Project WILD is an interdisciplinary conservation and environmental education program that focuses on wildlife and habitat. The goal of Project WILD is to develop awareness, knowledge, skills, and commitment resulting in informed decisions, responsible behavior, and constructive actions concerning wildlife and the environment.
Since Project WILD was introduced in 1983, more than 1.5 million educators in the United States have participated in Project WILD and Aquatic WILD workshops. Those educators, in turn, have reached over 100 million youth since the program was first introduced. This success, which has made Project WILD one of the largest wildlife education programs in the world, is possible only through the enthusiastic support of Project WILD's extensive and talented network of Project WILD sponsors, coordinators, and facilitators.
What's new for Project WILD? Ongoing updates to the curriculum guide are built upon changing wildlife conservation needs and management practices, as well as advances in instructional methodology in Pre-K through 12th grade education. Our 4th edition features the following:
- Field Investigation Activities - Research environmental topics or issues in local areas by implementing outdoor field investigations. Through new and expanded activities, students learn methods and protocol for conducting scientific investigations, including how to formulate a research question, choosing a viable study site, engaging in systematic data collection and analysis, and applying field ethics.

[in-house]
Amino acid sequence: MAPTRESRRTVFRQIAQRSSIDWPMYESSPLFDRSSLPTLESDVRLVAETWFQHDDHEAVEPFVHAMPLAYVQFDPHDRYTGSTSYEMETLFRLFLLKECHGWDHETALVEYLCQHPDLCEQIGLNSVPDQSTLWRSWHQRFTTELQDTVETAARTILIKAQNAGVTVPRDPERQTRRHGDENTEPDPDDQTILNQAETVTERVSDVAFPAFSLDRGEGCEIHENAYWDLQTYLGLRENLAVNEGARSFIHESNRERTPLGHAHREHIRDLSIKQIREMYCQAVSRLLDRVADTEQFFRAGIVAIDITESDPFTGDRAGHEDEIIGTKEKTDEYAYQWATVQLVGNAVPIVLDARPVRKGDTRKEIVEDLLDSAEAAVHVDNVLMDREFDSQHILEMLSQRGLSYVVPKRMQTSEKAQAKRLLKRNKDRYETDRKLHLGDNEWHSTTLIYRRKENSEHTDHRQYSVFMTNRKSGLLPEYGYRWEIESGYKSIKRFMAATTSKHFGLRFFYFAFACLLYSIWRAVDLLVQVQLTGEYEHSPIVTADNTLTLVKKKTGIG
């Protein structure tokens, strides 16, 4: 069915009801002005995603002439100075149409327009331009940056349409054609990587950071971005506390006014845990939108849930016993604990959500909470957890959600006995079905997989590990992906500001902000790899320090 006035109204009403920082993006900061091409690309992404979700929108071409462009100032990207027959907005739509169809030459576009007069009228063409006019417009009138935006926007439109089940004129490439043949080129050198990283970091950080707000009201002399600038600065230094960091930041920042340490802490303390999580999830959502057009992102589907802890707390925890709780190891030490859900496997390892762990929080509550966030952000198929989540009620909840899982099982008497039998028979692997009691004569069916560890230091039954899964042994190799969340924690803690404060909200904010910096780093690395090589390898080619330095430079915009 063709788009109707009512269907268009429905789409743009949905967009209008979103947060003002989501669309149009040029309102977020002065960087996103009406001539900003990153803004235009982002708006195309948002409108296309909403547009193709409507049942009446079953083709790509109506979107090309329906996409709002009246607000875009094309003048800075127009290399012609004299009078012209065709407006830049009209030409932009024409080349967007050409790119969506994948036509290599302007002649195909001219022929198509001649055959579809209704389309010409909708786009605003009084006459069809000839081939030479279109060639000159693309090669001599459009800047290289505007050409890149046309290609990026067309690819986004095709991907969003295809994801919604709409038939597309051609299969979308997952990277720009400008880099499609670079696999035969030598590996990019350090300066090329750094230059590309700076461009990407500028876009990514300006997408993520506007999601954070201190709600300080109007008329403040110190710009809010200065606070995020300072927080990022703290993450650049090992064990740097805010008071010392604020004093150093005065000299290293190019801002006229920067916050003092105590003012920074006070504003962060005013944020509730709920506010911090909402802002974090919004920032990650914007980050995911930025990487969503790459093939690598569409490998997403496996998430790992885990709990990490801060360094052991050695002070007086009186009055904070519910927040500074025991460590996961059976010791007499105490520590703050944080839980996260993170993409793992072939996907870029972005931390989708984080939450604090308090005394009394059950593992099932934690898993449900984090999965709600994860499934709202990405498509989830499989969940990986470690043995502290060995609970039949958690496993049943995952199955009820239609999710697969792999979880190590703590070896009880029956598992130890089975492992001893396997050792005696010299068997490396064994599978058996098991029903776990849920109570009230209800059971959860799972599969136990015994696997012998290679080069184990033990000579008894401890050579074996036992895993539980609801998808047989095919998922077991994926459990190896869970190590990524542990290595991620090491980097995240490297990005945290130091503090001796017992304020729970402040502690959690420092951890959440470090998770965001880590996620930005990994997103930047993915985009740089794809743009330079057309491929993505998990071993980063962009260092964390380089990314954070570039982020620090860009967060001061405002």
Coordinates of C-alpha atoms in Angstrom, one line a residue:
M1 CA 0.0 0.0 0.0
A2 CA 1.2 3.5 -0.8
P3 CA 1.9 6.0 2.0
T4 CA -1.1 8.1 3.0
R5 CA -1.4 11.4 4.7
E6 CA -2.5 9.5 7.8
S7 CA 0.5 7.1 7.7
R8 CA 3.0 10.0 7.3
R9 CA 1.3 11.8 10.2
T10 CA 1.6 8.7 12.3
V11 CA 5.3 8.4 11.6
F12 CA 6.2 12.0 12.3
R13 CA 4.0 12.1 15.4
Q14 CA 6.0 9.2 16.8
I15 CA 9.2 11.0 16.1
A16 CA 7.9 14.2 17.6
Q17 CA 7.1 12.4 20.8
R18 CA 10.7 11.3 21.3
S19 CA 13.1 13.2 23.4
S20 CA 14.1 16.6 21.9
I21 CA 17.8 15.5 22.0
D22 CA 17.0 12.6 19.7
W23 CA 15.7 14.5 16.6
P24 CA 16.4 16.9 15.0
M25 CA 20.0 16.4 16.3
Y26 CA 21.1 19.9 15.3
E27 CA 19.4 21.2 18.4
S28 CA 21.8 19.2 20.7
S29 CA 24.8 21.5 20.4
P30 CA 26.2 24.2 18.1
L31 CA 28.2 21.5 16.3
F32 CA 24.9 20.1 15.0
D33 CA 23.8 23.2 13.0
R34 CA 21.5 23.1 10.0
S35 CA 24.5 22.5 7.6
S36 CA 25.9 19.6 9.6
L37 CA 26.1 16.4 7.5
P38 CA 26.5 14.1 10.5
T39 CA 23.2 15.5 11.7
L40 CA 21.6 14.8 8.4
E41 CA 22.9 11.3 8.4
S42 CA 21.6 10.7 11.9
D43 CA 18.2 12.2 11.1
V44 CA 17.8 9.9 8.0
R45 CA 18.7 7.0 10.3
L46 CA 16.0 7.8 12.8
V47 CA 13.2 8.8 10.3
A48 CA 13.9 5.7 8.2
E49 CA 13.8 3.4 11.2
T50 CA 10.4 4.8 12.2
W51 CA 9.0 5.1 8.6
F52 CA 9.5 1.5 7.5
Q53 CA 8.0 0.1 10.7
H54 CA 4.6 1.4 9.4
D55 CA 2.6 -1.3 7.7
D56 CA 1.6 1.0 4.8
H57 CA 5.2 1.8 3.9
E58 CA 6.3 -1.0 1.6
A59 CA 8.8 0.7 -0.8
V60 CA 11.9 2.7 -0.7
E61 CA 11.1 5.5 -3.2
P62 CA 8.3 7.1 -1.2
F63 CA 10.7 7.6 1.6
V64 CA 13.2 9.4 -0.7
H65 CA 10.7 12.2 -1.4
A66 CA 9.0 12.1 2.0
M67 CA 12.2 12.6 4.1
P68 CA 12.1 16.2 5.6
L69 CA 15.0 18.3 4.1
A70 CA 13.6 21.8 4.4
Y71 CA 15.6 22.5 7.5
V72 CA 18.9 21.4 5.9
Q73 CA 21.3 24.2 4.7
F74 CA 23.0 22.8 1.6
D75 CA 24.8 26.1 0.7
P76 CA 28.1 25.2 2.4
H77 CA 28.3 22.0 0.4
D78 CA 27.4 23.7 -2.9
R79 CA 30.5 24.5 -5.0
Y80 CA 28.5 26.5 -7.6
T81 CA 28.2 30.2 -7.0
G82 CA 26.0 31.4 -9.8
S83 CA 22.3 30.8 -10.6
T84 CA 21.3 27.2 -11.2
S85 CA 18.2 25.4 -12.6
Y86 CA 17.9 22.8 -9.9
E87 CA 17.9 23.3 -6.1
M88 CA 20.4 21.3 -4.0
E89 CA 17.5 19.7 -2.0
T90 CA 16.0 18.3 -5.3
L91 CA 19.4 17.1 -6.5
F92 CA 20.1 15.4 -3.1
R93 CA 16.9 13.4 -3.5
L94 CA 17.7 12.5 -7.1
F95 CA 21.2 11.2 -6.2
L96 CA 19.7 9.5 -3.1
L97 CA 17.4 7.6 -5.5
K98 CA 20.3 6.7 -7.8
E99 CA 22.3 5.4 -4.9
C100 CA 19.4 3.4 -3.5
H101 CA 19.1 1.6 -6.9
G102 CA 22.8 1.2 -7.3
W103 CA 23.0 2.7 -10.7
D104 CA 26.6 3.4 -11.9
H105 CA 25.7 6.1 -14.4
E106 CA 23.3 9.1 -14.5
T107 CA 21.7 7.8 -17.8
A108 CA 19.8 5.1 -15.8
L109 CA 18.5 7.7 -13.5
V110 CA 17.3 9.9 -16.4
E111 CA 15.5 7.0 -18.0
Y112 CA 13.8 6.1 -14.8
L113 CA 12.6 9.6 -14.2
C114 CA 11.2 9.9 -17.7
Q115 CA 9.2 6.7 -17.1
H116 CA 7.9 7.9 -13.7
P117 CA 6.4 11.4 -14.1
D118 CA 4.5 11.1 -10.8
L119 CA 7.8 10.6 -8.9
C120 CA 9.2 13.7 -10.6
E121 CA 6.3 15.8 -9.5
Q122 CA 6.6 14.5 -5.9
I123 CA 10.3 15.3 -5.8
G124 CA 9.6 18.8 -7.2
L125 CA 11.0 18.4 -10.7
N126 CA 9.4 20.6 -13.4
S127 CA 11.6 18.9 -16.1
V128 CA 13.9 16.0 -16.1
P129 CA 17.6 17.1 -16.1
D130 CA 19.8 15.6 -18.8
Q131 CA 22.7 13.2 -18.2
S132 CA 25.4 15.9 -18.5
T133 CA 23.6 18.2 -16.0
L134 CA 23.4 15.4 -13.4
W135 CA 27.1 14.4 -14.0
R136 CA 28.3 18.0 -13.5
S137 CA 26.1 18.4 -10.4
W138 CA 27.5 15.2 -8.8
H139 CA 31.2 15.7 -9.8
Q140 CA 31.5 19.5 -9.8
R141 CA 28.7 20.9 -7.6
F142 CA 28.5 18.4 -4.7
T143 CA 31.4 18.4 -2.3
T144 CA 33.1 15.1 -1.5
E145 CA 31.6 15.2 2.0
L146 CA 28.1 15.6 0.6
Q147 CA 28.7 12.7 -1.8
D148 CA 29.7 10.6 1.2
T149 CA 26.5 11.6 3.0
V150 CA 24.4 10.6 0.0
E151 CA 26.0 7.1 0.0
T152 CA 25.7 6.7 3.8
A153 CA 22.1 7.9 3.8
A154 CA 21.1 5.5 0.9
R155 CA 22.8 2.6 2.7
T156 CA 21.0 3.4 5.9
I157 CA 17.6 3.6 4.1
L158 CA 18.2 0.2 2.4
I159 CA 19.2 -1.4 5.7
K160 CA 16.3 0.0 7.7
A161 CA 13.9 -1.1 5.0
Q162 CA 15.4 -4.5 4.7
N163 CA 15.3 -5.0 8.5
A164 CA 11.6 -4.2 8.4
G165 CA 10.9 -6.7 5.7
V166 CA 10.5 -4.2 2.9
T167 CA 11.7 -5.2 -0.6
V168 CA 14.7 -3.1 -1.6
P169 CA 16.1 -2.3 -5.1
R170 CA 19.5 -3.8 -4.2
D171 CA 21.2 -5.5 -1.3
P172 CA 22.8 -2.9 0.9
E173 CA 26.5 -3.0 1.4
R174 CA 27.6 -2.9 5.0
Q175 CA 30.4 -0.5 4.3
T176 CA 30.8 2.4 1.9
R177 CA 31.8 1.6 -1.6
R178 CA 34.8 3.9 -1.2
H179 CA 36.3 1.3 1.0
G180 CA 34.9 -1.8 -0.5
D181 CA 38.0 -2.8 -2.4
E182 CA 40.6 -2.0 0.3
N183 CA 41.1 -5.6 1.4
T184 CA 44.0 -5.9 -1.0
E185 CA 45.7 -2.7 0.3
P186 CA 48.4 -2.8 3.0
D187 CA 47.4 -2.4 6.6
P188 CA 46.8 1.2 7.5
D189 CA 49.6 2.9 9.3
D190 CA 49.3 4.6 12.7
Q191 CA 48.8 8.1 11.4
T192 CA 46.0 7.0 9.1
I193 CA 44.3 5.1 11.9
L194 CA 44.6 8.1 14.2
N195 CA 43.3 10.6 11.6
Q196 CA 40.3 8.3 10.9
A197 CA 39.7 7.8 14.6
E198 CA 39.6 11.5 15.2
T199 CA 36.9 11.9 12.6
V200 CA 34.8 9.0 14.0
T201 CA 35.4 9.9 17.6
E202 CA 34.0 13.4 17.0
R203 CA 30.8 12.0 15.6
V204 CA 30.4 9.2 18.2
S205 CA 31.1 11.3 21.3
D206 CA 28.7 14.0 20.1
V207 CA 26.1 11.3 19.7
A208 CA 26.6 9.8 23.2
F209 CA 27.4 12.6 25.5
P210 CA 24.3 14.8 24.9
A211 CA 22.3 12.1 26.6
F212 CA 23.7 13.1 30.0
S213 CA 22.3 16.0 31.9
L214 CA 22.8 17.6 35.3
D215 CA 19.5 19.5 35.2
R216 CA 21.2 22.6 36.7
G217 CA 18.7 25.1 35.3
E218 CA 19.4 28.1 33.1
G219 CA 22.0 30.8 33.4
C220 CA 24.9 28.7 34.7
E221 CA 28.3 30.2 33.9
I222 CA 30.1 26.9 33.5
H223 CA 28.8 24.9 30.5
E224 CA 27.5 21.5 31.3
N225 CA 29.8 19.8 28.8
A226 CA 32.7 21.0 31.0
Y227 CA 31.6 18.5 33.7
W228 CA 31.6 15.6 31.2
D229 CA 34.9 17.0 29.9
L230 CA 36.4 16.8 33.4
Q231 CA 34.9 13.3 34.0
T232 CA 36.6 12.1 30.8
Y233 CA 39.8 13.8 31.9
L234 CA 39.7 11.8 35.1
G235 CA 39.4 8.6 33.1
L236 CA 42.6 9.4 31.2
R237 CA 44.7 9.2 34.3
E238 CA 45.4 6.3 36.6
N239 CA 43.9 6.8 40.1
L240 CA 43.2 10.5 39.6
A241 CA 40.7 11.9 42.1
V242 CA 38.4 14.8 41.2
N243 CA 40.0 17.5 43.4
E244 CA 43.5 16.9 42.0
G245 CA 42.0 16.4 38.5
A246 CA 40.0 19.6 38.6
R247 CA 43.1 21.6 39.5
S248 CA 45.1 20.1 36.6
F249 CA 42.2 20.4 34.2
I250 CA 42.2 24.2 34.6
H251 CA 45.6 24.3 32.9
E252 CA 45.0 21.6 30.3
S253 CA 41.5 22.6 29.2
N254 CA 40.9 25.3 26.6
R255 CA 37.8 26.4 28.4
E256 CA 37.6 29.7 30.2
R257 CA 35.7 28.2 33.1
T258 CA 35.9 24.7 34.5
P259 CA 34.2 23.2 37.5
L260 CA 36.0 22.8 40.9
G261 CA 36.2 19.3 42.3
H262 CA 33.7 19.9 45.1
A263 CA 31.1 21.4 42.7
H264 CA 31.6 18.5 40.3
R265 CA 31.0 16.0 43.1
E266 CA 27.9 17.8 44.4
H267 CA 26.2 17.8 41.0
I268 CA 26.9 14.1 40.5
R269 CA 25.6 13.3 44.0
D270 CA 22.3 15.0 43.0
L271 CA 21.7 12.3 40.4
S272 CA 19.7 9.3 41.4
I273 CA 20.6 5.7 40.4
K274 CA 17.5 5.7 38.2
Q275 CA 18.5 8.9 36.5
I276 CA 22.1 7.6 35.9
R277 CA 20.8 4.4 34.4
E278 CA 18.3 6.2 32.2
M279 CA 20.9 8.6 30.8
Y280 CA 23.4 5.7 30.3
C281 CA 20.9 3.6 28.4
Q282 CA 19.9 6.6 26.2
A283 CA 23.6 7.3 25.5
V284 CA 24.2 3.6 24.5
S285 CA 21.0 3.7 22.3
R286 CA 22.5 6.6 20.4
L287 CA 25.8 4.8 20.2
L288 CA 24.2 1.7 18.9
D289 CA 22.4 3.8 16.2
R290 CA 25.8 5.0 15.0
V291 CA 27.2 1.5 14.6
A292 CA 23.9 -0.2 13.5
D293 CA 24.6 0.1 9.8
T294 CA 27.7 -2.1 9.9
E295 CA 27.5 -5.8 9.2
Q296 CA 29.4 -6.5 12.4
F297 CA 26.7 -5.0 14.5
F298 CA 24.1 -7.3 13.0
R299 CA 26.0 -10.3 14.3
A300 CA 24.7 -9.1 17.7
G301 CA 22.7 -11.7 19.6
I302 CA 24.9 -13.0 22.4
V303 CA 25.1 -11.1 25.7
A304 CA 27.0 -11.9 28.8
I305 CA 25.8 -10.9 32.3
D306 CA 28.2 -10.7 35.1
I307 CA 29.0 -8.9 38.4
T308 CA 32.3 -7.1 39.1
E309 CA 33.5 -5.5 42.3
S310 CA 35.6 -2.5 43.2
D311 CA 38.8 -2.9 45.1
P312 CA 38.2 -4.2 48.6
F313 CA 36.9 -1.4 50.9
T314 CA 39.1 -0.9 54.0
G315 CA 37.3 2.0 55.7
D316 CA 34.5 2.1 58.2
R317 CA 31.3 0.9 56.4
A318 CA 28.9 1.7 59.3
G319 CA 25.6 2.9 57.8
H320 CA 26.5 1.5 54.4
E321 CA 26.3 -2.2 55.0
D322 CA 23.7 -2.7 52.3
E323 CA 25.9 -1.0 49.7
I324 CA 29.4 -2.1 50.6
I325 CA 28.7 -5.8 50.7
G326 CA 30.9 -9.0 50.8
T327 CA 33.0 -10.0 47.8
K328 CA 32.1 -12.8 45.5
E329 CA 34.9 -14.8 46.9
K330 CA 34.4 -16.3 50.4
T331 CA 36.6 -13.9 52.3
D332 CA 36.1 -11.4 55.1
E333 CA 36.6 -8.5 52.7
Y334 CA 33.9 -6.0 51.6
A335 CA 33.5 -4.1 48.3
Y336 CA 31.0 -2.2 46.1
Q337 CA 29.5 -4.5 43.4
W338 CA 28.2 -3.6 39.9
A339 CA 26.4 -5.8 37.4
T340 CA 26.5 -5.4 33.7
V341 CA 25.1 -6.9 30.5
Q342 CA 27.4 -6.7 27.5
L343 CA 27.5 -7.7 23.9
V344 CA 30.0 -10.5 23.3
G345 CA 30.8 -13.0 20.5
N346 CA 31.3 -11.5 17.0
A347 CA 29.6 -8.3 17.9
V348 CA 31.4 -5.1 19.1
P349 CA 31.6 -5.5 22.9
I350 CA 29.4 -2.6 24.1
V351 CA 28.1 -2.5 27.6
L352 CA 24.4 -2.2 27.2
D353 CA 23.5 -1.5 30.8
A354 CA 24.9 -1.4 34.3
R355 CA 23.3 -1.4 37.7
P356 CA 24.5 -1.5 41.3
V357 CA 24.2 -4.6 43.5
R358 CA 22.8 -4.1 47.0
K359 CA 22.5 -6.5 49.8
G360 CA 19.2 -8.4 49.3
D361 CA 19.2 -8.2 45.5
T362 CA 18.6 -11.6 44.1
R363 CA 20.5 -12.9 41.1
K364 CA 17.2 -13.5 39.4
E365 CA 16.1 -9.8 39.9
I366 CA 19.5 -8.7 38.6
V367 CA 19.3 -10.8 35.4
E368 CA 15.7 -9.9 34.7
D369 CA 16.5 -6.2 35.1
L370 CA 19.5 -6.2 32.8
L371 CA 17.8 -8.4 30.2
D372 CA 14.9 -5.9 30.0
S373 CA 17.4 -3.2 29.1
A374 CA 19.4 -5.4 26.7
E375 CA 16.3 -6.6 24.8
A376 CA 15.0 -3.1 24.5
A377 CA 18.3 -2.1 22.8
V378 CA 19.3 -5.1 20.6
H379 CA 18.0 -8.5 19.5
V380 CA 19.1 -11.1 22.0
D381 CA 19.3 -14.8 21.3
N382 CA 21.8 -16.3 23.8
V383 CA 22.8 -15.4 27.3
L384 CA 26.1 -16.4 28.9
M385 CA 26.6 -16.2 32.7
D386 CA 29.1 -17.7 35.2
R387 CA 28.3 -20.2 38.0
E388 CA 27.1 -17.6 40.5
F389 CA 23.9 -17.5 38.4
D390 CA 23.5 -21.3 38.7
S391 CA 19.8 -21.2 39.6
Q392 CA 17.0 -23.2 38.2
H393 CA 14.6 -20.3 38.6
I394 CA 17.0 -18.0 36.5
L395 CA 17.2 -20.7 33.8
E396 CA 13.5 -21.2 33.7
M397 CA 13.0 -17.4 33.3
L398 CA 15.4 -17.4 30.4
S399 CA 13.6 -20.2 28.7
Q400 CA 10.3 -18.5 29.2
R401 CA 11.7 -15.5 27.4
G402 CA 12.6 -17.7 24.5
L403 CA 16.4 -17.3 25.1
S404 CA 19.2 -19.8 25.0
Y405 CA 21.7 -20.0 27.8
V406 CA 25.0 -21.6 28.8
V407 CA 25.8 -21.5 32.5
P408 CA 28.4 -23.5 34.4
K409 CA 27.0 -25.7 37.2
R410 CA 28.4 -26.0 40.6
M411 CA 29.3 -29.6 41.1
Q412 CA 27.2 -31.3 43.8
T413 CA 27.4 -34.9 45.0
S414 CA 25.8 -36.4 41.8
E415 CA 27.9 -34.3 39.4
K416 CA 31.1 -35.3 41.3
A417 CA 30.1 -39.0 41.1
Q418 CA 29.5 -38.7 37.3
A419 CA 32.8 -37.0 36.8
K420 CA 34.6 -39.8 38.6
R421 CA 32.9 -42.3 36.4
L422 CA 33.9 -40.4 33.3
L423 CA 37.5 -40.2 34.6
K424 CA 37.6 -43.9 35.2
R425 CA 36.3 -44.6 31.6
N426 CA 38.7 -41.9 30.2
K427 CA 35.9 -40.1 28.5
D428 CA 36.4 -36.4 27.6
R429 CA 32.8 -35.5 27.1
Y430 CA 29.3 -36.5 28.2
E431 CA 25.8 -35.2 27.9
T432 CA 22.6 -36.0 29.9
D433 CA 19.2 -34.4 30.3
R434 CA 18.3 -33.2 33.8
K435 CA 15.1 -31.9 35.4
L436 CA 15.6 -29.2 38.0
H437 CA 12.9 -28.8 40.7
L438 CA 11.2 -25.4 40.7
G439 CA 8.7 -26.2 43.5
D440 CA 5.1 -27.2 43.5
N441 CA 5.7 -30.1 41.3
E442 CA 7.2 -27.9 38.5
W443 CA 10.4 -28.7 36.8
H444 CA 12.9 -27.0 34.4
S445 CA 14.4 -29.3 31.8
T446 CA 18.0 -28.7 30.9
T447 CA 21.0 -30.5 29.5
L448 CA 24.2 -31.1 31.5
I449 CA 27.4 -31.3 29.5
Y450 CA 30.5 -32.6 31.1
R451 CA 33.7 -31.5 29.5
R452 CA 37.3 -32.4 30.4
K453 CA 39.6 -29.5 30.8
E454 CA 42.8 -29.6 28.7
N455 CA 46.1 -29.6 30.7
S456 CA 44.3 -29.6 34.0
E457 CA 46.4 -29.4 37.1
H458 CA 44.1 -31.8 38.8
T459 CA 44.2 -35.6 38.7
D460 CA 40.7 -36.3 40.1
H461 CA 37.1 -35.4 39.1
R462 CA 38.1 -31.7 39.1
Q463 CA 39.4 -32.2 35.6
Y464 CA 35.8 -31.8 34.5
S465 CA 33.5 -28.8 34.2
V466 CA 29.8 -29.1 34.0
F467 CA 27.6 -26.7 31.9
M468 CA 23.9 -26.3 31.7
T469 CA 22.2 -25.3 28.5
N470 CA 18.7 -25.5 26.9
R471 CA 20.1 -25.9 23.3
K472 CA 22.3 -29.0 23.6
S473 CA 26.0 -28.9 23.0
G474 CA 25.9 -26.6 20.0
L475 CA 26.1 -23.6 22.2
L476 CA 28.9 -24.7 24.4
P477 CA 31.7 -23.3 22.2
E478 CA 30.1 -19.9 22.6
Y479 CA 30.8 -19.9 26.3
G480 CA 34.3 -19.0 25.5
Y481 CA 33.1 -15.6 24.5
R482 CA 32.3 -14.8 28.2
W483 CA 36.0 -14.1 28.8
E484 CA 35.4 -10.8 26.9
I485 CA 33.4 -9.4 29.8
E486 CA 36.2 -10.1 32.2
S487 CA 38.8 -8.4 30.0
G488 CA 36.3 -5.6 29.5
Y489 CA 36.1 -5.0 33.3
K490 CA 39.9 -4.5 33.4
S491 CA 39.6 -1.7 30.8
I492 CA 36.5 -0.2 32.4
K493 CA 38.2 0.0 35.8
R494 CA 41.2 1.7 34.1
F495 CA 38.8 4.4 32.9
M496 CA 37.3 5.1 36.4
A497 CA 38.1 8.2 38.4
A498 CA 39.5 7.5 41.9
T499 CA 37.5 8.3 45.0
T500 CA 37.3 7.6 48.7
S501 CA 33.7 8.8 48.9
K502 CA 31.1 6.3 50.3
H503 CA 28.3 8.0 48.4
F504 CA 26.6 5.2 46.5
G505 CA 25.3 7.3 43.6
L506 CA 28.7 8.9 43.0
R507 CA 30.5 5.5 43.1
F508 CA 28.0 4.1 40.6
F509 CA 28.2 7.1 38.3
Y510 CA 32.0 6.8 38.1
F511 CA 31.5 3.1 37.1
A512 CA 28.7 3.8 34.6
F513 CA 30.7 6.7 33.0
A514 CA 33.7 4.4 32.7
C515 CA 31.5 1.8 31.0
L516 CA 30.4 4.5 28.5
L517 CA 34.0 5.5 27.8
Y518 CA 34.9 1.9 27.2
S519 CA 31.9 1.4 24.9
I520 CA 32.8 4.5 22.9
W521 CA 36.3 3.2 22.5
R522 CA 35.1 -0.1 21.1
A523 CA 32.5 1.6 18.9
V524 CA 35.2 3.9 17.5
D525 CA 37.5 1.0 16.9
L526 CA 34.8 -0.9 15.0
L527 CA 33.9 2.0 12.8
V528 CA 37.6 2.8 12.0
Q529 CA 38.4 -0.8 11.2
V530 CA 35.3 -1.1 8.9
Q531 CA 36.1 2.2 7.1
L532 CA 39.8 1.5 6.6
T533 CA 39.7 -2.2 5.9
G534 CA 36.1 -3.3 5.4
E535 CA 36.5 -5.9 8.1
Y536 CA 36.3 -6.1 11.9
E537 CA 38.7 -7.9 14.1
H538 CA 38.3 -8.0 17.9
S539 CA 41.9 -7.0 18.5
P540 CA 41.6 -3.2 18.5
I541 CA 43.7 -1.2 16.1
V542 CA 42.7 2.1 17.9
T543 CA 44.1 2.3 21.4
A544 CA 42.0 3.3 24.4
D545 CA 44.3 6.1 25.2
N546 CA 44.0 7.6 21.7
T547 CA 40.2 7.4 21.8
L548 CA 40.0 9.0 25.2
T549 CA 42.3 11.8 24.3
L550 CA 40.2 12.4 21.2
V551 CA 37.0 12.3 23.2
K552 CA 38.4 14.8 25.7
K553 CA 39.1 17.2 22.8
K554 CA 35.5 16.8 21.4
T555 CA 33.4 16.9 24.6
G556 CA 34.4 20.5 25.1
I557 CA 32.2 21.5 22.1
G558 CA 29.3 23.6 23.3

- "In Step with STEM" Activity Extensions - This component guides students through deeper investigations and use a variety of tools as part of their problem-solving efforts.
- "WILD Work" - A career component has been added to all activities to tie in real occupations in the fields of wildlife management and conservation with every lesson.
- Outdoor Components - We are getting students outside with every activity!
Project WILD is based on educational standards, developed by scientists, and reviewed and field-tested by educators. We strive to prepare highly qualified teachers through effective professional development. To receive a Project WILD guide, you must attend a workshop offered by one of our highly trained coordinators or facilitators. Please click here to find out how to receive professional development in your area.
Table of Contents
Early Childhood Classrooms
Grade Level Index
Unit Planning Suggestions
Expanded Topic Index
Using Simulations for Instructional Purposes
Evaluating and Assessing Student Learning
Inventory Methods: For Plants and Wildlife on School or Community Grounds
Using Local Resources
Animals in the Classroom
Effective Climate Change Education
The Ecosystem Concept and Project WILD
What's My Question?
Conclusions and Next Steps
Data Collection Form
Metric Conversion Chart
Get More WILD! Additional Project WILD Resources from AFWA
Alphabetical Listing of Activities